But, appellant contends, the direction to set aside from the income of the trust property a sum sufficient to pay the pew rent, for all time to come, is too indefinite to be executed, because it is impossible to determine what may be the rent of the pew, from year to year, since the vestry has the power to fix the amount of the rent "from time to time." It is claimed this makes it impossible to fix an amount the interest on which would be sufficient to pay the rent of the pew in perpetuity. This argument is based on the assumption that the vestry cannot now determine the annual rent of the pew forever. There is no basis for this contention. The power to assess the pew rents is given the vestry by section 2 of article x of the by-laws of the Church of the Holy Trinity, which provides, "The holders of pews may be assessed for the support of the church at such rates as the vestry may from time to time decide." We do not understand this to forbid the vestry from now fixing, for all time to come, the rent of a particular pew. The rent of pew number six has been set by resolution of the vestry at $106 a year, forever, and there is no difficulty in capitalizing a sufficient amount of income to meet this annual charge. Id certum est quod certum reddi potest: Crawford v. Mound Grave Cemetery Assn., 218 Ill. 399; Field v. Drew Theological Seminary, 41 Fed. 371. The learned auditing judge set aside for this purpose a sum which, at the rate of three per cent per annum, will produce the rental of $106.
Nor is there any support for appellant's contention that there is a possibility that the sums required to be set aside for the purpose of the pew rent and for the four charitable bequests of $5,000 each (approximately $23,600 in all) cannot be accumulated within twenty-one years. We have not infrequently taken judicial notice of the income yielding quality of a fund before us for administration: Lennig's Est., 154 Pa. 209; Young v. Lutheran Church, 200 Pa. 332; Channon's Est., 266 Pa. 417; Curran's App., 4 Pennypacker 331. This fund of $632,509.20 will, at four per cent interest, produce in one year $25,300, which is more than is required for all five bequests. The contention that the amounts needed may not be accumulated within twenty-one years after Mrs. Archambault's death is absurd. In regard to appellant's argument that the direction to accumulate the income from the trust fund to pay these bequests is in violation of the law against accumulations (Act of April 18, 1853, P. L. 503), it is sufficient to say that the statute expressly excludes accumulations for charitable purposes from its operation.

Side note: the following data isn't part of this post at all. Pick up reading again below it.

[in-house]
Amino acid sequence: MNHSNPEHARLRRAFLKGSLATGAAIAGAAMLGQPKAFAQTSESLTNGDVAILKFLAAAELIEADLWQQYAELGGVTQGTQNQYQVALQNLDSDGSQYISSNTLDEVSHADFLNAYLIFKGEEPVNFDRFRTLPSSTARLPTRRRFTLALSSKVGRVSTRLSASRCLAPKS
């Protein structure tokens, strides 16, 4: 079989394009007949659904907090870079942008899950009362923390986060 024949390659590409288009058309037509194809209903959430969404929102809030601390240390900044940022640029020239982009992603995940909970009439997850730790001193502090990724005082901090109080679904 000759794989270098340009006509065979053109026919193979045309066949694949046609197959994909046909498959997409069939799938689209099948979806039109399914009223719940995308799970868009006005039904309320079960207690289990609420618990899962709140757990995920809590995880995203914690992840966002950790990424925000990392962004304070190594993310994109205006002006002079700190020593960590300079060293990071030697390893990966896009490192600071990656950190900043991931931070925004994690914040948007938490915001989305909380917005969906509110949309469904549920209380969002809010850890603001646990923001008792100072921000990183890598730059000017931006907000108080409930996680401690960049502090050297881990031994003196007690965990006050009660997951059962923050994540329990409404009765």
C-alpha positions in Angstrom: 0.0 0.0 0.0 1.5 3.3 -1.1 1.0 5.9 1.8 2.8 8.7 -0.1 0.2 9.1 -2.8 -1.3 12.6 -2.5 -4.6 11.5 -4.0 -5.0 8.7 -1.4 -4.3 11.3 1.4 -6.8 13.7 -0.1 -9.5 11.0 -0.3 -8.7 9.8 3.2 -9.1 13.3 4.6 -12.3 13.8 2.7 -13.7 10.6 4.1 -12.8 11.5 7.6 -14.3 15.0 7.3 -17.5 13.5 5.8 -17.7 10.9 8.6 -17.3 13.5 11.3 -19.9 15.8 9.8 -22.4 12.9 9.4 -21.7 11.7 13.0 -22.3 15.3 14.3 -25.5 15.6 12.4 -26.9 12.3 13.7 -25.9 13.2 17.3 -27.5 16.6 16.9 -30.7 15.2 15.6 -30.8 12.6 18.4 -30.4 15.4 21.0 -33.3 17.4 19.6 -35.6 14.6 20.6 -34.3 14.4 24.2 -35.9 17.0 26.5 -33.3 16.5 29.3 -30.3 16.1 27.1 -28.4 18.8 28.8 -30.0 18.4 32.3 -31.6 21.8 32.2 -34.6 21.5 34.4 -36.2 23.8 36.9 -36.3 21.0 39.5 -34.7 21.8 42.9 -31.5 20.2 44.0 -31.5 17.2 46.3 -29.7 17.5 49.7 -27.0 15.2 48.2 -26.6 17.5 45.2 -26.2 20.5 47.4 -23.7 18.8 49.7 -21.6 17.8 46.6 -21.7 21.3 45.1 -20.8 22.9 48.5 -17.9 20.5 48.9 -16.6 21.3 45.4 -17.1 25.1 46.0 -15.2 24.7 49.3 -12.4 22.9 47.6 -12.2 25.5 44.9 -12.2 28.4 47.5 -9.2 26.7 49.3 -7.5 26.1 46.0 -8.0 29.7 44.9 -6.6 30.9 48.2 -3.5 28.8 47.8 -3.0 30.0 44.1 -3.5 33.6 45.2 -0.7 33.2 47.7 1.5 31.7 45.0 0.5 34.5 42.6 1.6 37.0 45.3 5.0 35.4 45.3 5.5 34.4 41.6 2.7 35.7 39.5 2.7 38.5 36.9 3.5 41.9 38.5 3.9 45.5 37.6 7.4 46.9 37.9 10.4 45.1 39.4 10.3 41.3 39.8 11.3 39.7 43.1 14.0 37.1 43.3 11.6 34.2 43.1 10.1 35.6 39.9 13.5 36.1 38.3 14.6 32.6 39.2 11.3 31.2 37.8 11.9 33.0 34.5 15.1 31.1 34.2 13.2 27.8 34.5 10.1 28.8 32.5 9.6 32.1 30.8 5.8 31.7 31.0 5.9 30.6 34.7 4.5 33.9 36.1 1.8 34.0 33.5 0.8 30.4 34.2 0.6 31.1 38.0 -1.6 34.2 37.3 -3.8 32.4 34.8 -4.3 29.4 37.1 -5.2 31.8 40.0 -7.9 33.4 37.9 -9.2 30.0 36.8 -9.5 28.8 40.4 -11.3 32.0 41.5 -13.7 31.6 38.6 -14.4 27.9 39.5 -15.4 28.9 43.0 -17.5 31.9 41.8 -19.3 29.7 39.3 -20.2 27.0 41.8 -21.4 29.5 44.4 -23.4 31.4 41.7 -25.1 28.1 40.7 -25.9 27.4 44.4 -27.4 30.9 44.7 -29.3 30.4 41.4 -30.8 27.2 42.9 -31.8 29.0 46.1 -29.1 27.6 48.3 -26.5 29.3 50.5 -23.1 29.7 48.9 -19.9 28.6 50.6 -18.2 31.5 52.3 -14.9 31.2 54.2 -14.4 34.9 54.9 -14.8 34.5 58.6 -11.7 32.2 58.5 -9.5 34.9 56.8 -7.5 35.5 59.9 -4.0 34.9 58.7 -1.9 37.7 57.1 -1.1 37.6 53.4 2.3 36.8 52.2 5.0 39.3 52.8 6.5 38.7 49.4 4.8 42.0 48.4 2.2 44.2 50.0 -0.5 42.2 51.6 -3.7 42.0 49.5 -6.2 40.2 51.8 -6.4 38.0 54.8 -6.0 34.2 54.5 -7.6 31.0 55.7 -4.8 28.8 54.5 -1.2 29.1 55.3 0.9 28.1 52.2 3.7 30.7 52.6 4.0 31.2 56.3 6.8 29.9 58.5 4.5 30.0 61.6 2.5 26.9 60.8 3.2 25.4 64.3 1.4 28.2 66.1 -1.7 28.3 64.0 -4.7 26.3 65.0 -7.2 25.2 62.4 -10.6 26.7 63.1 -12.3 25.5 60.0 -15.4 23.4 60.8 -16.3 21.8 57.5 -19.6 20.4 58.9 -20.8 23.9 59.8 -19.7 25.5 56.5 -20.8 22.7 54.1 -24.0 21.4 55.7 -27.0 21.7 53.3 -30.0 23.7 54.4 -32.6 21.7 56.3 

The assignments of error are overruled and the decree of the court below is affirmed, costs to be paid by the appellant.